'Getting dark,' said the owl, settling on a branch above the rabbit. 'Is this a good place to rest until dawn?'
'It is dawn,' the rabbit replied, 'the sun is rising: you have it the wrong way round.'

'To you, perhaps; such things, indeed all "things", are relative. Anyhow, I am the dawn.'
'If you think so,' replied the rabbit politely. 'Yes, the place is excellent, peaceful, and the grass is delicious.'

'Grass is not my affair in relativity,' remarked the owl, 'but I seek peace in order to BE. Any predatory phenomena about?'
'Rarely,' replied the rabbit, 'the odd biped, but I go to earth, and they don't eat owls.'

'Very well, I will rest here,' said the owl, 'anyway I like rabbits.'
'I am flattered,' replied the rabbit, 'and you are welcome.'

'Juicy and tender,' the owl added, 'and sympathetic before dinner.'
'Quite so,' the rabbit assented, 'a view which is unfortunately shared by others. That is why we live below our nourishment, whereas you live above yours.'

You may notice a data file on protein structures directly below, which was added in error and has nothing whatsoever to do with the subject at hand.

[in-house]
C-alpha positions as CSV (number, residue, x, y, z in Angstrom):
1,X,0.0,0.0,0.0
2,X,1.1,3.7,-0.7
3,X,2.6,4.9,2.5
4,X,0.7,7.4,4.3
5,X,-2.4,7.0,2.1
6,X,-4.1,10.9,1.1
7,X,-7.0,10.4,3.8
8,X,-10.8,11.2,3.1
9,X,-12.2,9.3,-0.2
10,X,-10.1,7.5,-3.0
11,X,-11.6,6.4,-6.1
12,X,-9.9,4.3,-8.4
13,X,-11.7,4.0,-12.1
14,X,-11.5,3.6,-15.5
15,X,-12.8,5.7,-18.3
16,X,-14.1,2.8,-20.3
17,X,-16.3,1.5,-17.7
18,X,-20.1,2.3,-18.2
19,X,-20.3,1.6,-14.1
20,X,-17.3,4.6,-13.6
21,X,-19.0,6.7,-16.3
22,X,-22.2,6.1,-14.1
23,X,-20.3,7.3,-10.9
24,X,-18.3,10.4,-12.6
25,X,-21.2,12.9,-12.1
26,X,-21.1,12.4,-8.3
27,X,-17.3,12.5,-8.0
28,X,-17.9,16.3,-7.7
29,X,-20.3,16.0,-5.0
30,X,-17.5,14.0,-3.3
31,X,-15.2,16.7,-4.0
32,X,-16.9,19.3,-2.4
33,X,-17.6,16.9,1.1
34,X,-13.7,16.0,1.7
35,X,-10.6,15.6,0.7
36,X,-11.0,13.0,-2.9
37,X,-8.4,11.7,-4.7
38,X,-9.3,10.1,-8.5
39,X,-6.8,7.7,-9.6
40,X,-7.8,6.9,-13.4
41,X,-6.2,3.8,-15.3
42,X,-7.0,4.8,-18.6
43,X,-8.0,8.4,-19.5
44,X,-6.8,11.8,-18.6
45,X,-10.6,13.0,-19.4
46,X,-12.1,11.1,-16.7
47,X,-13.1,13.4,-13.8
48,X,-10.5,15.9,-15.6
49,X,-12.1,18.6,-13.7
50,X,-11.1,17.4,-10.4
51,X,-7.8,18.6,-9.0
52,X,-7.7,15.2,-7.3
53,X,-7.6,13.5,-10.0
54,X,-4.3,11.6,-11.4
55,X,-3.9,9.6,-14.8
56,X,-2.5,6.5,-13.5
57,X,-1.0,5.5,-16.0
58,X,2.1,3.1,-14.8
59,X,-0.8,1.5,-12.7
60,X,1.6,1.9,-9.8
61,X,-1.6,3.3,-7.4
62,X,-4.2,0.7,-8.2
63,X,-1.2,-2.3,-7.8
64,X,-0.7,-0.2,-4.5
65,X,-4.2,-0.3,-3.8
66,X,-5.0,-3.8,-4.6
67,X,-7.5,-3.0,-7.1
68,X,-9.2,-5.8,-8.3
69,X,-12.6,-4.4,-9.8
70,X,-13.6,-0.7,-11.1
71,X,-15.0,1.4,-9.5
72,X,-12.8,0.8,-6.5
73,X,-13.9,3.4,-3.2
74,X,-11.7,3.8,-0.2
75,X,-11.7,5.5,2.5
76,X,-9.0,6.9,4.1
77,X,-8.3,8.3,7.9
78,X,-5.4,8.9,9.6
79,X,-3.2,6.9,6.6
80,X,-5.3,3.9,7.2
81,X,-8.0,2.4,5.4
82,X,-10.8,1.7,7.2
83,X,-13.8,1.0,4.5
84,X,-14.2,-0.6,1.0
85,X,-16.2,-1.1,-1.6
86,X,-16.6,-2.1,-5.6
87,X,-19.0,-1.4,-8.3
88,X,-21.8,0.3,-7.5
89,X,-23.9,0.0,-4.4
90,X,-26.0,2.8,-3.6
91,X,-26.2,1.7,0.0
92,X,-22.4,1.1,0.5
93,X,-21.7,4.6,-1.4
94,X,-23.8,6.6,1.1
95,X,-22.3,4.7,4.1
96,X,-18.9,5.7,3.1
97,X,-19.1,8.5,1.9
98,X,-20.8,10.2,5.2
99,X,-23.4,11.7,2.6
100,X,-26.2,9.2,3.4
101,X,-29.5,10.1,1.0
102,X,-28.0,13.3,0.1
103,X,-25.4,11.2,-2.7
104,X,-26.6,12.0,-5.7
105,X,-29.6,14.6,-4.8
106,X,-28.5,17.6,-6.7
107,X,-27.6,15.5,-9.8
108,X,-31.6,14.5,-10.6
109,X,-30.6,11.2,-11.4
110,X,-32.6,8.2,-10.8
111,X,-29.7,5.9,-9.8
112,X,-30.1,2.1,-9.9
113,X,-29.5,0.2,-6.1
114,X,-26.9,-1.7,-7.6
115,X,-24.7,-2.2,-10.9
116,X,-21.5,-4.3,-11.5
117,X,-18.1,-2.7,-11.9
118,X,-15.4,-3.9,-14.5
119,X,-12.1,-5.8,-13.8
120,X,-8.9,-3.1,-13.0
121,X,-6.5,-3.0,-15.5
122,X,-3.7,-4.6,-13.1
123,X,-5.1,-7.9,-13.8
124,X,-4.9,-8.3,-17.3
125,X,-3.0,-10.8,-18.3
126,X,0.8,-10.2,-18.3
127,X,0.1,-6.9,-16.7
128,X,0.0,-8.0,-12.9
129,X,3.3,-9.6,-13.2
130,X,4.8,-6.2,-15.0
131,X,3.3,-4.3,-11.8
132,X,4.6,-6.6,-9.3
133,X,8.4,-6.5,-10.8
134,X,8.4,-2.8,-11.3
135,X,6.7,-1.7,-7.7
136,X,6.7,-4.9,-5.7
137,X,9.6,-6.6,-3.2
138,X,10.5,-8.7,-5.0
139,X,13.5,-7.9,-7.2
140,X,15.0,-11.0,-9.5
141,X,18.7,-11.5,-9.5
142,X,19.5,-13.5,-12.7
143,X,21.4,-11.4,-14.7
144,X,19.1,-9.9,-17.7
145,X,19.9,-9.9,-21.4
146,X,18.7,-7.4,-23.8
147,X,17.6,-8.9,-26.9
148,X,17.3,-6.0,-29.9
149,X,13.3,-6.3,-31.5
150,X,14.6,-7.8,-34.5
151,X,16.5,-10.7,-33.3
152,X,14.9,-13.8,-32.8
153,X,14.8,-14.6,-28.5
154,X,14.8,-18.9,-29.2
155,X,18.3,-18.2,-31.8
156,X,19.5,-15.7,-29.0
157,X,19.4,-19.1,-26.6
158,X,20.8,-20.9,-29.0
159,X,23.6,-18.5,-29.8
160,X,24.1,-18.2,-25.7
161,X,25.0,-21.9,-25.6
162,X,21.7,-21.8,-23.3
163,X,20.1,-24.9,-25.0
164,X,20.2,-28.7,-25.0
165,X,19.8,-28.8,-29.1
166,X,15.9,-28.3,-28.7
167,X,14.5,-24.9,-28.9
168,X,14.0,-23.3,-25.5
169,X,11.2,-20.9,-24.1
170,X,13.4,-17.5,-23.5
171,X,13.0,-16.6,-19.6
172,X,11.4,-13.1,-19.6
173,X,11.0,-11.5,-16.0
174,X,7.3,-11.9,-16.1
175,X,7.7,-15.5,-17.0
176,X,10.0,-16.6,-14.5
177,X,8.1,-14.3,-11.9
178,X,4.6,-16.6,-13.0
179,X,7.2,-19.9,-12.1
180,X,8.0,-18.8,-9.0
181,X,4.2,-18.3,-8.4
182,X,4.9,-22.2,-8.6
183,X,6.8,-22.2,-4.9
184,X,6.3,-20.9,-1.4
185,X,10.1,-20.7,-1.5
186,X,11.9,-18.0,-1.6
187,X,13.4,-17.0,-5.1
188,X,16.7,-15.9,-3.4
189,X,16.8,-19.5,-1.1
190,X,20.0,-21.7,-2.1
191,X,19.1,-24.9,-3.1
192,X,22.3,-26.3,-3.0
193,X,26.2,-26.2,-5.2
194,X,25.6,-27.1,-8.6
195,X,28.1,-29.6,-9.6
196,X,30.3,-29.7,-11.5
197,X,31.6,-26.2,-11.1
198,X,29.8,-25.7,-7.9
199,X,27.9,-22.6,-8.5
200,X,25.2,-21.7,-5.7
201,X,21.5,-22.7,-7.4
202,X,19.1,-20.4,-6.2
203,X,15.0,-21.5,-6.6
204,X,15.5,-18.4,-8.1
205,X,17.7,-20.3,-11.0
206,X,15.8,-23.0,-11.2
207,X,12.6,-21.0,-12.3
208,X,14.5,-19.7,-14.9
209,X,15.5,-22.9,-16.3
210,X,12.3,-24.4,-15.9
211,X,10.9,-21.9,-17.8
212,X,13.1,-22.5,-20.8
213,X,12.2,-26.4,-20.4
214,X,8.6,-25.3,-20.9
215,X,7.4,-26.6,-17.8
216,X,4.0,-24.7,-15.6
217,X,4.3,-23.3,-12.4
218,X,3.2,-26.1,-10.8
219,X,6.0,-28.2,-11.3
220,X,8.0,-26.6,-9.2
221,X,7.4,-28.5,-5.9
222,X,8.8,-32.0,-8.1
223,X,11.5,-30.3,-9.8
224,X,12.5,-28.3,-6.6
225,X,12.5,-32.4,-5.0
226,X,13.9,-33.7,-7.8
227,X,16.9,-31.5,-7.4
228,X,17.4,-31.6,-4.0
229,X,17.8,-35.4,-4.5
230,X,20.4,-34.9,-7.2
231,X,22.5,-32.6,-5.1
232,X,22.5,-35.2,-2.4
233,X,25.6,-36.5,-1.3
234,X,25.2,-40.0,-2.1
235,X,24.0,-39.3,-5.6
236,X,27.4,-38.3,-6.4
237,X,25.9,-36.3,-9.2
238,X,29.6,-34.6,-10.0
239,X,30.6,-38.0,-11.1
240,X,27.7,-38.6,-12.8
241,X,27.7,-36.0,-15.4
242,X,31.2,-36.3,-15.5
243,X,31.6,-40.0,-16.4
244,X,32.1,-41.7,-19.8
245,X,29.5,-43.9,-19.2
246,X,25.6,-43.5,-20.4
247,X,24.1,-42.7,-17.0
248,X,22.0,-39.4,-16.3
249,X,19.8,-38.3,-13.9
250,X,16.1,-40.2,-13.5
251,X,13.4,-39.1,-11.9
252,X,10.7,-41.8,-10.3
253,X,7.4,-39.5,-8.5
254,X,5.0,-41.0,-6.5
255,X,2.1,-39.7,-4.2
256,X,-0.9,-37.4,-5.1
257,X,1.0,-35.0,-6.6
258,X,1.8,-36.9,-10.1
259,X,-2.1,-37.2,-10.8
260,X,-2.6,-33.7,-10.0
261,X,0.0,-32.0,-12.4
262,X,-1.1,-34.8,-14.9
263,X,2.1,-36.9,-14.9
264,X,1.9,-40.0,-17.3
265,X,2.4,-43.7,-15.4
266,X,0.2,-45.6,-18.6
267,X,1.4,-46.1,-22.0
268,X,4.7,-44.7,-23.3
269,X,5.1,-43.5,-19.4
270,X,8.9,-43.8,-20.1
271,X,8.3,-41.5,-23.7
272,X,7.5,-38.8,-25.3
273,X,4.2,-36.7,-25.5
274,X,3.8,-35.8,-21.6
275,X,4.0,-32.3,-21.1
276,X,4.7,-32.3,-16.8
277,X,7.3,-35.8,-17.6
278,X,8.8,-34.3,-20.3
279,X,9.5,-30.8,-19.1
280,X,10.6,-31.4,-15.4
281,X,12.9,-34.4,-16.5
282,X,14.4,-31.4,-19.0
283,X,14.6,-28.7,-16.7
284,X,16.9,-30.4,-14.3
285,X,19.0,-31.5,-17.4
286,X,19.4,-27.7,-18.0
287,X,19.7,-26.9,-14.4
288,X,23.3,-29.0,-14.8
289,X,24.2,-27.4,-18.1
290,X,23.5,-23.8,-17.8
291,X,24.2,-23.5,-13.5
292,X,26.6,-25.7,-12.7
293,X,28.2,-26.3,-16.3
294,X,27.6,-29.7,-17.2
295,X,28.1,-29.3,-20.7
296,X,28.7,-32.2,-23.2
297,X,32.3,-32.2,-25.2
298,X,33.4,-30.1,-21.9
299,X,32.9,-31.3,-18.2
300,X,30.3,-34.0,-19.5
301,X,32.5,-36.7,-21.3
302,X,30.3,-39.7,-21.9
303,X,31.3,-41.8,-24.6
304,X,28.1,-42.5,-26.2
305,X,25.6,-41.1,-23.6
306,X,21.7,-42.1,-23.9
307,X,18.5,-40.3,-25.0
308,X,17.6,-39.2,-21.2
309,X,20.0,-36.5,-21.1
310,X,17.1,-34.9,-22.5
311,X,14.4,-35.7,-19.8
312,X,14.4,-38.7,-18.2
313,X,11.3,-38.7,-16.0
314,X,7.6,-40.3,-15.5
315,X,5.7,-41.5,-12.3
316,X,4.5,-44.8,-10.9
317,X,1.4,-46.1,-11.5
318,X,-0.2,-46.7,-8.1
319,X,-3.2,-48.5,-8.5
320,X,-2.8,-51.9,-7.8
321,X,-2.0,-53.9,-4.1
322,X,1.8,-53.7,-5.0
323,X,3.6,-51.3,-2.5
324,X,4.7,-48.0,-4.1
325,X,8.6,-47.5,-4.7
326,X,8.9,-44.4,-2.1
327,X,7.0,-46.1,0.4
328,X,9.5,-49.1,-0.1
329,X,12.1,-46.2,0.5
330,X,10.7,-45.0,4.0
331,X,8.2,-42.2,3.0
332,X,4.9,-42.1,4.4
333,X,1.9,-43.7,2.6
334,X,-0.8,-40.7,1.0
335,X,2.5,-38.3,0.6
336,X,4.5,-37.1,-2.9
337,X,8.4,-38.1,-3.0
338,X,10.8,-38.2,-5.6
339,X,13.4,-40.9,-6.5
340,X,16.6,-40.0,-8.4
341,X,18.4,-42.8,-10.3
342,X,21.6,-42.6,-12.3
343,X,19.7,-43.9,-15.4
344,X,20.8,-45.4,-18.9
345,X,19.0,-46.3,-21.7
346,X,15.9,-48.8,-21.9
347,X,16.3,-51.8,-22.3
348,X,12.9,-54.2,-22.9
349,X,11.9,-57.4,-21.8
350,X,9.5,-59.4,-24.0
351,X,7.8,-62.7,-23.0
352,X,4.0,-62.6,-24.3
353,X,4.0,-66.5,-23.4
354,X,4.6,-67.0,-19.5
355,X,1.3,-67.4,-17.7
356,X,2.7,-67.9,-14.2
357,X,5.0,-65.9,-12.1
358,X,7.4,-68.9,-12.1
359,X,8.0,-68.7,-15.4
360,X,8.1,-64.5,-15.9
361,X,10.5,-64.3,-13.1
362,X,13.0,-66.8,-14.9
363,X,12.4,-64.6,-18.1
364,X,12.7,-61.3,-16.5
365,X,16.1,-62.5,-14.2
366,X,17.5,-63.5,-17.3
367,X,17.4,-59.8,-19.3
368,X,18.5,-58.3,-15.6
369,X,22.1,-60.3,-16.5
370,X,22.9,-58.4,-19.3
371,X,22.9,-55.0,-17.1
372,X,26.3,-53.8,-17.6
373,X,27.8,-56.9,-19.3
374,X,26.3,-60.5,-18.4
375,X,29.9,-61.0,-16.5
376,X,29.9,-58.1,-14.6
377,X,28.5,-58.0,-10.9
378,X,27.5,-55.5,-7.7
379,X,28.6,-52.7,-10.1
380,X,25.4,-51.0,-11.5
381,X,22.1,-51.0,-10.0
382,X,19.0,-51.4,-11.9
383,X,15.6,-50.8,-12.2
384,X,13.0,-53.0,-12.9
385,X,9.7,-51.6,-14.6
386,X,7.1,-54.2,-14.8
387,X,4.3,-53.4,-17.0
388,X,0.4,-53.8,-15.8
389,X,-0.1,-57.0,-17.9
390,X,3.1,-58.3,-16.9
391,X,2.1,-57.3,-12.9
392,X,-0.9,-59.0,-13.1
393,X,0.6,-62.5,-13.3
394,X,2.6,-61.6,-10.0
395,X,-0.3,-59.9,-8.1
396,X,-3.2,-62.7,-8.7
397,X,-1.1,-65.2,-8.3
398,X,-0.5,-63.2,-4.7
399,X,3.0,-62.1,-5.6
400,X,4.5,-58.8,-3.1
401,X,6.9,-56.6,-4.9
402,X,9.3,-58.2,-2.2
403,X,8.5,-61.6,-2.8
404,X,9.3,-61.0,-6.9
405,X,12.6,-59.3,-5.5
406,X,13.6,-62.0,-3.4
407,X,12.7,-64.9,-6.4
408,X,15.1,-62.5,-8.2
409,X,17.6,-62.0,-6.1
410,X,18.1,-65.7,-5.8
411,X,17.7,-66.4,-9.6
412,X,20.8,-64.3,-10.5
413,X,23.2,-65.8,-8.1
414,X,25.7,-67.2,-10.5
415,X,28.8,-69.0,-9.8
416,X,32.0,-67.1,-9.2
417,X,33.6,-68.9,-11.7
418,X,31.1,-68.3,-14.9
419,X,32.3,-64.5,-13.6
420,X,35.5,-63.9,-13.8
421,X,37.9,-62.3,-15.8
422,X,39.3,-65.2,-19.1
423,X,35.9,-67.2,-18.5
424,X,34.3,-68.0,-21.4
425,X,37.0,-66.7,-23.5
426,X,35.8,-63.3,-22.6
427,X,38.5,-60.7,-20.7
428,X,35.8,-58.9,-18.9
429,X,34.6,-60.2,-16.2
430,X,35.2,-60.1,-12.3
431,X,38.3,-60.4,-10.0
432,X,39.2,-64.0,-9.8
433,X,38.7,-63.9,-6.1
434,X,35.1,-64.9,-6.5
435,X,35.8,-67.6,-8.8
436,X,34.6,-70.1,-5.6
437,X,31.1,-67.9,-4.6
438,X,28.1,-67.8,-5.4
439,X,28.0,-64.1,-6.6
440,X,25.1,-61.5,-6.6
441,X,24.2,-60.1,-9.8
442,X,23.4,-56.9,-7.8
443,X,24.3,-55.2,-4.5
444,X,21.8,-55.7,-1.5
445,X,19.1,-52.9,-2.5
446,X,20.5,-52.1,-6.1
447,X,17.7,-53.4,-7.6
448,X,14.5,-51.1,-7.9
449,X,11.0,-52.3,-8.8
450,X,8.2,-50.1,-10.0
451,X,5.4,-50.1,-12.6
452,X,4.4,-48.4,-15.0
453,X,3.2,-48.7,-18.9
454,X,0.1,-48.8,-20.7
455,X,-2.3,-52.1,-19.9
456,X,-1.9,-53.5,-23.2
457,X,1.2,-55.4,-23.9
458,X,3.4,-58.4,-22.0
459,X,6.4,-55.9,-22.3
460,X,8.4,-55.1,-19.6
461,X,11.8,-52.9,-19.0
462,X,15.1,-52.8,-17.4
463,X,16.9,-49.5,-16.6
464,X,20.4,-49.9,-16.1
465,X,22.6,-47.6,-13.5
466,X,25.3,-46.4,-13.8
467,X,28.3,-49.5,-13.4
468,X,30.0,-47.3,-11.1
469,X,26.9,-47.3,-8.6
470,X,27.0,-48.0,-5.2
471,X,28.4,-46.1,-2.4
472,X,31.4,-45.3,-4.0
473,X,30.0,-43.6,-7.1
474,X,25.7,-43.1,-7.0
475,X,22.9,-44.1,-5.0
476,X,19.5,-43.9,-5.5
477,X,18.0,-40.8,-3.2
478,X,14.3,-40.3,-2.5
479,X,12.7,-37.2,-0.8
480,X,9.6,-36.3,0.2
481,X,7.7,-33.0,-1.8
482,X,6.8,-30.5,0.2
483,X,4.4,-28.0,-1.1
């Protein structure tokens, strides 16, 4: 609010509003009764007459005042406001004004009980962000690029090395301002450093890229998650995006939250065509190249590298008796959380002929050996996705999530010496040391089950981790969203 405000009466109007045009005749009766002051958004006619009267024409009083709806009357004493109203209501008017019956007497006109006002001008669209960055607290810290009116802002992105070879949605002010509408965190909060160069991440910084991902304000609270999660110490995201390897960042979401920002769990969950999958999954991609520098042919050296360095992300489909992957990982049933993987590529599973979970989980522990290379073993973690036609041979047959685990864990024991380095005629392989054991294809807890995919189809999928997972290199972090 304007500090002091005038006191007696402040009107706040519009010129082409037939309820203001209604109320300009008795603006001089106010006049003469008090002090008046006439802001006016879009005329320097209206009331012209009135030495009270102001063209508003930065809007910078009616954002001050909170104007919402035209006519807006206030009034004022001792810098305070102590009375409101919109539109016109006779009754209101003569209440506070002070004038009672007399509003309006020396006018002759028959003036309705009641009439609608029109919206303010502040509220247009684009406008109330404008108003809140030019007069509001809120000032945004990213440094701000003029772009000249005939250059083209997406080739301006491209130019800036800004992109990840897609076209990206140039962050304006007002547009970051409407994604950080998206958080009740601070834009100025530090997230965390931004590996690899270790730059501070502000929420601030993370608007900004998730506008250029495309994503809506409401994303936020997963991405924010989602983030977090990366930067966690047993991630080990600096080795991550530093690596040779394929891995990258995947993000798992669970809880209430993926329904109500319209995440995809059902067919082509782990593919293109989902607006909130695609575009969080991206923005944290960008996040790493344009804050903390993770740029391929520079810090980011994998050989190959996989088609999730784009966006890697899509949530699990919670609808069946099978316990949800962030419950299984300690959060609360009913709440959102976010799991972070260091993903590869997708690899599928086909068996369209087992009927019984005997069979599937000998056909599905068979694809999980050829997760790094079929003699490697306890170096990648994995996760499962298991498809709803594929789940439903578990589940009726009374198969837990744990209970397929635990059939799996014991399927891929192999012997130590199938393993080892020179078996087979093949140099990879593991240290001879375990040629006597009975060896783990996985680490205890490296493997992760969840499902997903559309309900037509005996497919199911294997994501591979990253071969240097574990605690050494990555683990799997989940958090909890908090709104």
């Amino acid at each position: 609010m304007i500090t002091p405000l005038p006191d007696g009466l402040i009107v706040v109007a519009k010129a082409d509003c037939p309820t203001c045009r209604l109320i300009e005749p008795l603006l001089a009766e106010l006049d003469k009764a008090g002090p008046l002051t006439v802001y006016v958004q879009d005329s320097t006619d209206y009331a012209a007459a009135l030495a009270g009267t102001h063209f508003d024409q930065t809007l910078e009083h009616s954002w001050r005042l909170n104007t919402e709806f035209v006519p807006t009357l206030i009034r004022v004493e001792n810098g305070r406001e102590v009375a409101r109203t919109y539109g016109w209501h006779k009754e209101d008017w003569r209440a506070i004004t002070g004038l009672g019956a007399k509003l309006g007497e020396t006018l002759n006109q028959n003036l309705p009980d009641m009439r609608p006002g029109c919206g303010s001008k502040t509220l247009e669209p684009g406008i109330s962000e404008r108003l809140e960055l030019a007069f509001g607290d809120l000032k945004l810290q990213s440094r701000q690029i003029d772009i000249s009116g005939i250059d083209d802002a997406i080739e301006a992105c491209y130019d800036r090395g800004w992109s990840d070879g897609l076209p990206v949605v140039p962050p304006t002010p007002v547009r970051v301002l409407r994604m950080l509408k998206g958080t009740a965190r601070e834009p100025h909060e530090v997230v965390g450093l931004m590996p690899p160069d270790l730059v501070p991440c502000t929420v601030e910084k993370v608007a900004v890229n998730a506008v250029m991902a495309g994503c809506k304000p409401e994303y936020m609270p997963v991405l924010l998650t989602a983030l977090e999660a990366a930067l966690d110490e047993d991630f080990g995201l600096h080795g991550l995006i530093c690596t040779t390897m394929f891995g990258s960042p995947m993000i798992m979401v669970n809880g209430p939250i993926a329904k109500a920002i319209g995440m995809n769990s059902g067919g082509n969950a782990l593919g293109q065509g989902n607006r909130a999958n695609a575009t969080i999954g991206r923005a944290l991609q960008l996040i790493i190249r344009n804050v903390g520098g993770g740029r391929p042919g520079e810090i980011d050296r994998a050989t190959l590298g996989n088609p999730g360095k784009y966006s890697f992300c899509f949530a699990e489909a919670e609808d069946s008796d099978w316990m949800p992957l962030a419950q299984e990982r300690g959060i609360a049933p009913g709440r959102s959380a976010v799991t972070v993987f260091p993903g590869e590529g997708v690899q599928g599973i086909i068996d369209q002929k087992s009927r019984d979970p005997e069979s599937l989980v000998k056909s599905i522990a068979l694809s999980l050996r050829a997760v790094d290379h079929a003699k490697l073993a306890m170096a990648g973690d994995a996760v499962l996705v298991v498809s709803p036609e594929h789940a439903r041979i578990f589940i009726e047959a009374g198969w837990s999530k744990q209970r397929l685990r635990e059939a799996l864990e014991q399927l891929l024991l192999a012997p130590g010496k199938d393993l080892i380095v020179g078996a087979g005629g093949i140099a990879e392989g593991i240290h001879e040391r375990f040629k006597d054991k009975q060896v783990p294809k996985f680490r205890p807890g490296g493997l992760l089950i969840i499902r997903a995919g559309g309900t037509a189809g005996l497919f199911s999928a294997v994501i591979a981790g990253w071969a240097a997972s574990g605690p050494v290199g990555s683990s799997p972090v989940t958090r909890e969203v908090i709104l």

'An intelligent bunny also!' commented the owl cordially. 'I will stay. In any case I have dined.'
'I am glad to hear it,' the rabbit replied politely, 'and I hope you enjoyed your dinner.'

'A rat; rather tough,' the owl muttered; 'I will do better tomorrow. Good-night to you, and don't eat too much of that nasty grass: makes people sick.'
'Good-morning,' the rabbit responded, 'sleep well: I will call you if anything predatory turns up.'

'Thanks, good bunny,' the owl answered shortly, closing his great eyes and swivelling his head, 'I think you and I will be friends.'

(© HKU Press, 1974)

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